Mr. Haugen. What is the price of futures based on, estimates as to the supply and demand?

Mr. Marsh. No, sir; the price of future delivery is based on what people are willing to buy and sell for.

Air. Haugen. How is it based? Is it not based on estimates, largely?

Mr. Marsh. No, sir; it is based on what people are willing to buy and sell for.

Mr. Haugen. Yes, but the buyer and seller must fix the price largely on estimates?

Mr. Marsh. If you ask me what the psychology is of a buyer's mind, and what makes him willing to buy at a given price; and the psychology of the seller's mind, and what makes him willing to sell at a given price, you are asking me a question which, in spite of a good deal of attention to these matters, is absolutely beyond my depth.

Air. Haugen. If you should estimate the crop for next year, say at 15,000,000 bales, it is natural that you would fix the price lower than if it was estimated at only 5,000,000, and the price is fixed on estimates of supply and demand with the buyer and the seller who deal in futures ana that which does not exist at the time. The crop must be grown before it is delivered, and the condition of the crop, I take it, has something to do with it. 36387—A A B—vol 2—10 14

Mr. Marsh. That is a question of ultimate psychology, of the motives that move men to take a certain course of action. My contention, or my explanation of the fixing of the price of futures, is that the price of futures is fixed at any moment when two men, one who has some cotton to sell and another who has some to buy, get together and buy it and sell it.

Mr. Haugen. I understand that part of it, but what governs? My contention is it is largely an estimate. If you are a buyer or if you are a seller, you are making an estimate as to the crop that is being grown at the time.

Mr. Marsh. I think perhaps you are exaggerating the extent to which a buyer buys on an estimate, or a seller sells on an estimate. I did not at first catch the full significance of your question. It is constantly happening that men are buying cotton when they are sure cotton is going down—that is, I say sure; they are in their own minds convinced that cotton is going down. And men are selling cotton, making contracts for future delivery of cotton, when they are confident that the price of cotton is going -up. That is constantly happening, and it is happening for this reason, that the mind of man is utterly and absolutely unable to comprehend the immense interrelations of a trade like the trade in cotton and the trade in cotton goods, and men who conduct merchants' business learn very early in their careers that their business is to supply cotton when they can buy it and when they can sell it at the price at which they can buy and sell, no matter what their view of the ultimate course of the market may be. As a matter of psychology it is obvious that if the spinners of the world and the dry goods merchants of the world conceive that i the crop is going to be a very large one, they are tempted to hold off. are tempted to reduce, at any rate, their purchases to the minimum with which they can get along for the time being, and in that way an estimate of the crop affects the prices at which they are willing to trade. But it is a very remote psychology that comes to bear.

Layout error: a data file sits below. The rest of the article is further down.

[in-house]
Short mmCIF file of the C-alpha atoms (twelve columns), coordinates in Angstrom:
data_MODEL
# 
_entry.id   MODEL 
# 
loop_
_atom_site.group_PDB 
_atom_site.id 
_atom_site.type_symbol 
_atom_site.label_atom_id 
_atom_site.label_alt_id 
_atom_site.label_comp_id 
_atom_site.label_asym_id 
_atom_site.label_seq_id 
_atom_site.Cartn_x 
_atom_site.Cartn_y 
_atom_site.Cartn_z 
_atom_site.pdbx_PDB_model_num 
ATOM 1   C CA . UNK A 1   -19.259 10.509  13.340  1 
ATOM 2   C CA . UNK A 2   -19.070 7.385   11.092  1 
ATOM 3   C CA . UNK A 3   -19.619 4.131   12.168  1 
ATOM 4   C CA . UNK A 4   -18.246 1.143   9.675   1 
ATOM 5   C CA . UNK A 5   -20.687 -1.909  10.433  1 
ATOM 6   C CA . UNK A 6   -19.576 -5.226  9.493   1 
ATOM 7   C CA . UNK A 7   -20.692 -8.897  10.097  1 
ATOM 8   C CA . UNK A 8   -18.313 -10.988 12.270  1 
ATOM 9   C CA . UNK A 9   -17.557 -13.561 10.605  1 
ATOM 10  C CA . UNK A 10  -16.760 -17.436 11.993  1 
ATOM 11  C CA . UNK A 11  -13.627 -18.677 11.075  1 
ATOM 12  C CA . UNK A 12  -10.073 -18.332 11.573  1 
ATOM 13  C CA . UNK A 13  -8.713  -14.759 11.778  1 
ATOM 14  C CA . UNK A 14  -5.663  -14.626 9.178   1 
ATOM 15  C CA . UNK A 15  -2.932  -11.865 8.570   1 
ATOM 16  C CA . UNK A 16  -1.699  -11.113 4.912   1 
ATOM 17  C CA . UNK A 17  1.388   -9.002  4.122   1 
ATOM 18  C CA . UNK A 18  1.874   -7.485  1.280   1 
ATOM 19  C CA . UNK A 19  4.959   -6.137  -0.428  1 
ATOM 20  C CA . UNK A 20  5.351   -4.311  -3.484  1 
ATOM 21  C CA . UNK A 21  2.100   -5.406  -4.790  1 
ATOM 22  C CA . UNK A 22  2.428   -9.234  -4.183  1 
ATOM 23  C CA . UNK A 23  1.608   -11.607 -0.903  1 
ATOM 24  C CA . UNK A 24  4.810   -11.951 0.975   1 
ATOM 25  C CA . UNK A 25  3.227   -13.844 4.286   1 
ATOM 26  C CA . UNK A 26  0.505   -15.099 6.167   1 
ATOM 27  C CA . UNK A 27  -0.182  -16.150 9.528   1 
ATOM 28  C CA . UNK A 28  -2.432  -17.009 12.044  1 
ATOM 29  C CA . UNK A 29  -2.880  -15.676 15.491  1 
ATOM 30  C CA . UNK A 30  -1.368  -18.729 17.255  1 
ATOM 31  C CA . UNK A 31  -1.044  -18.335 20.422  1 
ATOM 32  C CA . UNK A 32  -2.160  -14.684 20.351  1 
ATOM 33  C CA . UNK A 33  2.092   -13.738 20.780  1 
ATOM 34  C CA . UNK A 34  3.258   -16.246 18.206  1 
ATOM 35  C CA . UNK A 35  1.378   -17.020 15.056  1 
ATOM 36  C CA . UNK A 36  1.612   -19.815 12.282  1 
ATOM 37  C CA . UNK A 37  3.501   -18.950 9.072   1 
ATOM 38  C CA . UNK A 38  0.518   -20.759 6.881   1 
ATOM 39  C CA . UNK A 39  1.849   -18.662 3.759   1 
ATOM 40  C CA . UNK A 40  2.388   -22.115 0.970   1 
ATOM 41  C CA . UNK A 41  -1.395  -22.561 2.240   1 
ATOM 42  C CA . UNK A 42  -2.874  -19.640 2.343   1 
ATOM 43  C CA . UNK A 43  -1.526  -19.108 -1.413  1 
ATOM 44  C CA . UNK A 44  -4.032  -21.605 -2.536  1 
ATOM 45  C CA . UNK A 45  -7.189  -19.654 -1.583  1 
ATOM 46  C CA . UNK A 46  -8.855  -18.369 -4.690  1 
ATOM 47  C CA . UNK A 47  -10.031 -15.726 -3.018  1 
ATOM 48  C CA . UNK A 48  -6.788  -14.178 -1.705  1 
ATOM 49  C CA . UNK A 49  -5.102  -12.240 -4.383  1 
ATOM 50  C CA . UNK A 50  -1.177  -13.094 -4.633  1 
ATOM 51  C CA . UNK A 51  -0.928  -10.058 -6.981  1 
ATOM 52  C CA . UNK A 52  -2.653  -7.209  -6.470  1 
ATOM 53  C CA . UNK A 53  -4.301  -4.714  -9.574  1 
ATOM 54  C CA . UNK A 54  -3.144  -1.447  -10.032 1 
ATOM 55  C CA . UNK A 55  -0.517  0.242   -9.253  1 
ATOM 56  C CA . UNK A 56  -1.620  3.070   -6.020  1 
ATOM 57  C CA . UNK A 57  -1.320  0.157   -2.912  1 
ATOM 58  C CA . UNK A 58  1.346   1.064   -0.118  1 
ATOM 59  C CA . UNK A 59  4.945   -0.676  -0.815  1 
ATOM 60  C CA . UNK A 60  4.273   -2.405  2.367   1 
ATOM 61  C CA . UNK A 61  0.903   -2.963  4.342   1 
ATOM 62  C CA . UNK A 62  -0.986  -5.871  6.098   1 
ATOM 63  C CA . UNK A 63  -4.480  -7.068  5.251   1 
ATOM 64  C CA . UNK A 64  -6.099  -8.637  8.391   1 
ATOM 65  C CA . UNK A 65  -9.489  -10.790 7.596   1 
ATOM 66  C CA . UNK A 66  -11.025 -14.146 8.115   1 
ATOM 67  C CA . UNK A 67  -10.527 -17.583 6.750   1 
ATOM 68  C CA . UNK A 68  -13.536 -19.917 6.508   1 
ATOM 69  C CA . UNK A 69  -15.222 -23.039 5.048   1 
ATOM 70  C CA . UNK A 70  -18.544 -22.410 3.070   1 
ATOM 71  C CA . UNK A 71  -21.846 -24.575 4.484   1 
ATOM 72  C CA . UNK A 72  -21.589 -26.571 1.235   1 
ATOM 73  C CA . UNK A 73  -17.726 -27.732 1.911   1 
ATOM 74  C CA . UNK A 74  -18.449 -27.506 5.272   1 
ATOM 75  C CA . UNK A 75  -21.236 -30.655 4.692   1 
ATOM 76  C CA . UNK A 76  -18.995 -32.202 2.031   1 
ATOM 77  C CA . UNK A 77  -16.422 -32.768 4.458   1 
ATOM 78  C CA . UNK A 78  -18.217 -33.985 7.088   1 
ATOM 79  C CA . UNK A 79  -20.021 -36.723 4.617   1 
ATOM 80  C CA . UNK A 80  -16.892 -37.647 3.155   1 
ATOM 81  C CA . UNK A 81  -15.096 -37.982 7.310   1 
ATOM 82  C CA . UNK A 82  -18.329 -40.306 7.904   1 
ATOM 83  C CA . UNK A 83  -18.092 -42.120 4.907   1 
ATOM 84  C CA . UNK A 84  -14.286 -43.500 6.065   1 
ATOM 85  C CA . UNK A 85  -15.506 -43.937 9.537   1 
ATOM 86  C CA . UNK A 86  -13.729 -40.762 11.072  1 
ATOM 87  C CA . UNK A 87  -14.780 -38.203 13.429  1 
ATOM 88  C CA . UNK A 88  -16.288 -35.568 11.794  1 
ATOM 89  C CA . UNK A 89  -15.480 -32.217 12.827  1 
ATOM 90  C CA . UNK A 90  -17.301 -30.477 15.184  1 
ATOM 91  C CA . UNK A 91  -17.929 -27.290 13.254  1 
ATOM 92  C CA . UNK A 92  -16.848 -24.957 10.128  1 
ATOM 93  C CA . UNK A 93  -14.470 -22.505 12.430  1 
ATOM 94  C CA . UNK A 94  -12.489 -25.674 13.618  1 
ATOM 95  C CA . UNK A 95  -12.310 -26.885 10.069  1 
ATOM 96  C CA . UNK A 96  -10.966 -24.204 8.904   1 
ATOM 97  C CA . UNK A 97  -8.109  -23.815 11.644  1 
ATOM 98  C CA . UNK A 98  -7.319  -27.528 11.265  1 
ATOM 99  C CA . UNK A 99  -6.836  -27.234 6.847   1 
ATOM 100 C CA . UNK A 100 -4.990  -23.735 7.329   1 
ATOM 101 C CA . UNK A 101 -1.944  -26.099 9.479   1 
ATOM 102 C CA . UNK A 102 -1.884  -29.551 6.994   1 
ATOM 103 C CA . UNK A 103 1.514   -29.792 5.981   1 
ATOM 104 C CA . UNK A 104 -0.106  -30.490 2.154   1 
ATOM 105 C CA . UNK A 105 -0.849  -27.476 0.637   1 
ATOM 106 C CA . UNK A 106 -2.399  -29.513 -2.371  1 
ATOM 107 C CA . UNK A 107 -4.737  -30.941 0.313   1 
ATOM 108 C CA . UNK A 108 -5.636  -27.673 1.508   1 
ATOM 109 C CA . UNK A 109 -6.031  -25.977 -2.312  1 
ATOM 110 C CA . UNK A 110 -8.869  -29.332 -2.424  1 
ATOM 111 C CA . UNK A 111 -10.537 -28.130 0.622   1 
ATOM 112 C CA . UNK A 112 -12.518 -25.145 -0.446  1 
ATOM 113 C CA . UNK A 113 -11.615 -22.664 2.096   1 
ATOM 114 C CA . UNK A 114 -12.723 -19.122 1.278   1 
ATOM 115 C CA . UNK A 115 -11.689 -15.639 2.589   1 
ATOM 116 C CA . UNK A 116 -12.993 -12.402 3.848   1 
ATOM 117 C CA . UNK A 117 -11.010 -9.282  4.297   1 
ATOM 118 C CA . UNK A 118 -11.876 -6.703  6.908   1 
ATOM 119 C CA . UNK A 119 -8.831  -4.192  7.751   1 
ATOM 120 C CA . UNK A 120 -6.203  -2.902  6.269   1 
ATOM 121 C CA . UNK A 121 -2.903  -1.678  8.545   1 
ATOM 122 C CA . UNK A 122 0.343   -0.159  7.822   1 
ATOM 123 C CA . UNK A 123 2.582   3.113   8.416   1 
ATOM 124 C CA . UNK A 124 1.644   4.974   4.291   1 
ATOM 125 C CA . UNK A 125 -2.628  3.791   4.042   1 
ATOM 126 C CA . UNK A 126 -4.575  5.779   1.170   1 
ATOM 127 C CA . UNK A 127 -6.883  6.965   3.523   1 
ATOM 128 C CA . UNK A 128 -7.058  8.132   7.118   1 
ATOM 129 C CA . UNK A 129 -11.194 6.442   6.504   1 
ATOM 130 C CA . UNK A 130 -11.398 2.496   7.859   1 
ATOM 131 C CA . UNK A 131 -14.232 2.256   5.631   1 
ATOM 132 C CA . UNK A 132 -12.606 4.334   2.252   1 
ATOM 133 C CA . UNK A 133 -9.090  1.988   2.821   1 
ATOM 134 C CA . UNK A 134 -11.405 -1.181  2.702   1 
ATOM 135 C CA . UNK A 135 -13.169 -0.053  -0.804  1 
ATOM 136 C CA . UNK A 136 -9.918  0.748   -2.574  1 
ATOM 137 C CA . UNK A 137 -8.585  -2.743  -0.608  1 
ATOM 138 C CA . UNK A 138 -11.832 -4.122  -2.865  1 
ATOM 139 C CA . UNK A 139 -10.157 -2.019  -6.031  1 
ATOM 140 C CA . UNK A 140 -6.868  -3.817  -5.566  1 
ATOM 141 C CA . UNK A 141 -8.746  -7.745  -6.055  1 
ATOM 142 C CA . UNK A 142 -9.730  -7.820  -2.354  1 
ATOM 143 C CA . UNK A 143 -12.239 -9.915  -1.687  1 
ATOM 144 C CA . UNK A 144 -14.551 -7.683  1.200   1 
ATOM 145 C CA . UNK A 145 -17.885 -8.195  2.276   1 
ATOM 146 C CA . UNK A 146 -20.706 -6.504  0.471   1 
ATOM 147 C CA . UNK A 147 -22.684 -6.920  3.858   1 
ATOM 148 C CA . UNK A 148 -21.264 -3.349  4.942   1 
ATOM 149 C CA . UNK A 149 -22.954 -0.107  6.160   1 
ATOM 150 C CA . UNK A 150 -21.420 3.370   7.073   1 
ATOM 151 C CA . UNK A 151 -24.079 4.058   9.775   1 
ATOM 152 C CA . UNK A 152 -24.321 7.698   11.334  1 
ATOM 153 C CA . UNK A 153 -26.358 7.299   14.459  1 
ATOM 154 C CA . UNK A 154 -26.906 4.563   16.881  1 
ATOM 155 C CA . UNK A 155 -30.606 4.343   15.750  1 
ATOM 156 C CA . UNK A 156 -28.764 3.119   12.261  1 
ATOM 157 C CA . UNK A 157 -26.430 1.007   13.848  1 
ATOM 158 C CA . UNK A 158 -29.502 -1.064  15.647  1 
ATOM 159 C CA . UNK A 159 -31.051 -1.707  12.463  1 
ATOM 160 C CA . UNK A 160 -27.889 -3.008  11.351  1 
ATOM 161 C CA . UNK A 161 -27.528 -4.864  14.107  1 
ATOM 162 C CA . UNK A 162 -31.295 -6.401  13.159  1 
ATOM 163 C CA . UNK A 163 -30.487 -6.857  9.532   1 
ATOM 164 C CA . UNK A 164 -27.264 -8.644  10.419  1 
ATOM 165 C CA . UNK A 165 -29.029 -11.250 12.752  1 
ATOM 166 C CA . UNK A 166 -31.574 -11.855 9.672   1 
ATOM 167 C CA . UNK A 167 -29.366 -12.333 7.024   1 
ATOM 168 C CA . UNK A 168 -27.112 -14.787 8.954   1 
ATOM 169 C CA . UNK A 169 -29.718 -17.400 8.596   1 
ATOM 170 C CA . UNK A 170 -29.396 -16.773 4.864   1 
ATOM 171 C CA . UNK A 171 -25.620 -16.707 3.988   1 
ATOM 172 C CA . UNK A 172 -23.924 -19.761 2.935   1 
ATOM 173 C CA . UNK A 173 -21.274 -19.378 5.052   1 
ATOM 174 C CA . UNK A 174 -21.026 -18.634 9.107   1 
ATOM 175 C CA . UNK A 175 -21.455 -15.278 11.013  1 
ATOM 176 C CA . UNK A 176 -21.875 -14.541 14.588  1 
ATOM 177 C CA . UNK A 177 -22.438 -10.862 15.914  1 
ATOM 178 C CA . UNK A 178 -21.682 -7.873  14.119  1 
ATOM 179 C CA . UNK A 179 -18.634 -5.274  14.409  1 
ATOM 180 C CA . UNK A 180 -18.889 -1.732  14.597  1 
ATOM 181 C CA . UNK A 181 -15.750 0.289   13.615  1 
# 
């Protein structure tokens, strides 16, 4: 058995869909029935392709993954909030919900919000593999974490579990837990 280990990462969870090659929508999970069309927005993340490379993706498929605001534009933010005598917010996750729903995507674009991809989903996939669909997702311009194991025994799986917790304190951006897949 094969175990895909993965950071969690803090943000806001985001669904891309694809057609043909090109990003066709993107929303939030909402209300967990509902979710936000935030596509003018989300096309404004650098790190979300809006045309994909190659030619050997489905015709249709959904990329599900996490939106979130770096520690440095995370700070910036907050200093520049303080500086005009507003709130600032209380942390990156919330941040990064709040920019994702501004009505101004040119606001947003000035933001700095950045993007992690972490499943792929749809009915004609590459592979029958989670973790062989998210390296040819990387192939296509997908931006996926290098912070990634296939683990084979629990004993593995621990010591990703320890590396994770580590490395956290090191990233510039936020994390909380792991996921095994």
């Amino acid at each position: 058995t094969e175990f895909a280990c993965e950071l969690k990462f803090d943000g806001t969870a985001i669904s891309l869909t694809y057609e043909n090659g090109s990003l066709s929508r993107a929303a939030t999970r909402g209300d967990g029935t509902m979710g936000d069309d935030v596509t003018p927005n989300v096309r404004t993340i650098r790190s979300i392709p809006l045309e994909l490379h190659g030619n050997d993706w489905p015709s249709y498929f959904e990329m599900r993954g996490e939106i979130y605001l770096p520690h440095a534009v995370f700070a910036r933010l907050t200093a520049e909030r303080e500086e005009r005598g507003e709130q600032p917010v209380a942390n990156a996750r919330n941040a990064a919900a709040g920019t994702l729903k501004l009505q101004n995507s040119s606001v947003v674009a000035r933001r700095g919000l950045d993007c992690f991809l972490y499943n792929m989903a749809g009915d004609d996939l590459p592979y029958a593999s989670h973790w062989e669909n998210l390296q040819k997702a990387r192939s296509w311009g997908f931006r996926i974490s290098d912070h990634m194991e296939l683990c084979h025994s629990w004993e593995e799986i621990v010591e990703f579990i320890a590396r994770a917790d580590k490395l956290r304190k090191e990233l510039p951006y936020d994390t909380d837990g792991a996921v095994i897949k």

Mr. Haugen. Reports as to the conditions of crops, in a large measure, regulate the price of cotton and wheat. You know what the demand is going to be. If you are growing, say, 12,000,000 bales, and 12,000,000 are required, and the reports come estimating the crop at, say, fifteen or twenty million bales, it goes without saying that the price of cotton woula go down, just the same as wheat does in the West.

Mr. Marsh. It does not go without saying. One of the most extraordinary things about the cotton market is that it always goes up when your are sure it must go down, and it always goes down when you are sure it must go up.

Mr. Lever. That is one of the strange things of the cotton market. I would like to have you explain that.

Mr. Haugen. Then supply and demand has nothing to do with fixing the price?

Mr. Marsh. Supply and demand is the absolute master of the price.

Mr. Haugen. I understood you to say that it had nothing to do with it; an estimate of 20,000,000 bales or an estimate of 10,000,000 does not change the price of the cotton.

Mr. Marsh. You could not bring out my point better. An estimate of the demand has no effect on the price; an estimate of